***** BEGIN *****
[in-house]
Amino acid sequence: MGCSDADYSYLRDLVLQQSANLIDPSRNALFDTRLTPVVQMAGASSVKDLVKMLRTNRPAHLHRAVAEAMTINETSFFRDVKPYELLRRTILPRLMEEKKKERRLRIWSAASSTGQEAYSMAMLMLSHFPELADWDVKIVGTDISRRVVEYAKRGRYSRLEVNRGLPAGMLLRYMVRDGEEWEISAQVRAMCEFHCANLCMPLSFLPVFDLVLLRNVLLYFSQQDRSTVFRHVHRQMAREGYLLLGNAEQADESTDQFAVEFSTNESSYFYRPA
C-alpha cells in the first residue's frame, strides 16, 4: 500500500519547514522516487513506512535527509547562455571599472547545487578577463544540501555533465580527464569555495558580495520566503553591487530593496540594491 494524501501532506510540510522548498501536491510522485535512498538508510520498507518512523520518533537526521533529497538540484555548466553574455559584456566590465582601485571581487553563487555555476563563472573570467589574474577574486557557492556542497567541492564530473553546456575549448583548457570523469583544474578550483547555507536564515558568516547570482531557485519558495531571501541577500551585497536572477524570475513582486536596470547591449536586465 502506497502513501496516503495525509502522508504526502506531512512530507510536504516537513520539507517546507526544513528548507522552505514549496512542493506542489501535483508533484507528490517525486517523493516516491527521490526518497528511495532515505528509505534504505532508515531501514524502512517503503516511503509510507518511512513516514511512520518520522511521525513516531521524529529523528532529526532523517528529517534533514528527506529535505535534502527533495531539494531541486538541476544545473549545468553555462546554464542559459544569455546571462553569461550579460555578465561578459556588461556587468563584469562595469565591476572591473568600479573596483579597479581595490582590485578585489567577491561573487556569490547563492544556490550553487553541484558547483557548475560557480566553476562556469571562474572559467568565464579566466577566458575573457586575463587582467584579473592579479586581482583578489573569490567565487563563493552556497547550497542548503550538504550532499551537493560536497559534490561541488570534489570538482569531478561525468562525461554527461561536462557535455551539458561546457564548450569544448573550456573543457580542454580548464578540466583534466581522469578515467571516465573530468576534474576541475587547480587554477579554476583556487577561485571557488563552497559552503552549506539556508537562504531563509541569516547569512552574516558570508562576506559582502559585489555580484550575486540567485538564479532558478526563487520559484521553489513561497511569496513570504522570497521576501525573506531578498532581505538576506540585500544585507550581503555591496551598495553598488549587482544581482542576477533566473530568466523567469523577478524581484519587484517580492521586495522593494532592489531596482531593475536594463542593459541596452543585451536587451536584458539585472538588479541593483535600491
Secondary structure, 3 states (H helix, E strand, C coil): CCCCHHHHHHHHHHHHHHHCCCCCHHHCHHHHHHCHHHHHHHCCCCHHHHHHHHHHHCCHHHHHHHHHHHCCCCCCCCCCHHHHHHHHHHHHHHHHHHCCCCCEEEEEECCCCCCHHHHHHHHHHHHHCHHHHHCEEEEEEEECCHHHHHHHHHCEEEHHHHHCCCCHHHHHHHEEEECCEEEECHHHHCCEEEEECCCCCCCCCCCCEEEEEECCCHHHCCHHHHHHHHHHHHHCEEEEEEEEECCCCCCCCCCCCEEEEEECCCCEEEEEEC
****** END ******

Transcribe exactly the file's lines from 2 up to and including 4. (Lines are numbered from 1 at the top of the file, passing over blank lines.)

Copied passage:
Amino acid sequence: MGCSDADYSYLRDLVLQQSANLIDPSRNALFDTRLTPVVQMAGASSVKDLVKMLRTNRPAHLHRAVAEAMTINETSFFRDVKPYELLRRTILPRLMEEKKKERRLRIWSAASSTGQEAYSMAMLMLSHFPELADWDVKIVGTDISRRVVEYAKRGRYSRLEVNRGLPAGMLLRYMVRDGEEWEISAQVRAMCEFHCANLCMPLSFLPVFDLVLLRNVLLYFSQQDRSTVFRHVHRQMAREGYLLLGNAEQADESTDQFAVEFSTNESSYFYRPA
C-alpha cells in the first residue's frame, strides 16, 4: 500500500519547514522516487513506512535527509547562455571599472547545487578577463544540501555533465580527464569555495558580495520566503553591487530593496540594491 494524501501532506510540510522548498501536491510522485535512498538508510520498507518512523520518533537526521533529497538540484555548466553574455559584456566590465582601485571581487553563487555555476563563472573570467589574474577574486557557492556542497567541492564530473553546456575549448583548457570523469583544474578550483547555507536564515558568516547570482531557485519558495531571501541577500551585497536572477524570475513582486536596470547591449536586465 502506497502513501496516503495525509502522508504526502506531512512530507510536504516537513520539507517546507526544513528548507522552505514549496512542493506542489501535483508533484507528490517525486517523493516516491527521490526518497528511495532515505528509505534504505532508515531501514524502512517503503516511503509510507518511512513516514511512520518520522511521525513516531521524529529523528532529526532523517528529517534533514528527506529535505535534502527533495531539494531541486538541476544545473549545468553555462546554464542559459544569455546571462553569461550579460555578465561578459556588461556587468563584469562595469565591476572591473568600479573596483579597479581595490582590485578585489567577491561573487556569490547563492544556490550553487553541484558547483557548475560557480566553476562556469571562474572559467568565464579566466577566458575573457586575463587582467584579473592579479586581482583578489573569490567565487563563493552556497547550497542548503550538504550532499551537493560536497559534490561541488570534489570538482569531478561525468562525461554527461561536462557535455551539458561546457564548450569544448573550456573543457580542454580548464578540466583534466581522469578515467571516465573530468576534474576541475587547480587554477579554476583556487577561485571557488563552497559552503552549506539556508537562504531563509541569516547569512552574516558570508562576506559582502559585489555580484550575486540567485538564479532558478526563487520559484521553489513561497511569496513570504522570497521576501525573506531578498532581505538576506540585500544585507550581503555591496551598495553598488549587482544581482542576477533566473530568466523567469523577478524581484519587484517580492521586495522593494532592489531596482531593475536594463542593459541596452543585451536587451536584458539585472538588479541593483535600491
Secondary structure, 3 states (H helix, E strand, C coil): CCCCHHHHHHHHHHHHHHHCCCCCHHHCHHHHHHCHHHHHHHCCCCHHHHHHHHHHHCCHHHHHHHHHHHCCCCCCCCCCHHHHHHHHHHHHHHHHHHCCCCCEEEEEECCCCCCHHHHHHHHHHHHHCHHHHHCEEEEEEEECCHHHHHHHHHCEEEHHHHHCCCCHHHHHHHEEEECCEEEECHHHHCCEEEEECCCCCCCCCCCCEEEEEECCCHHHCCHHHHHHHHHHHHHCEEEEEEEEECCCCCCCCCCCCEEEEEECCCCEEEEEEC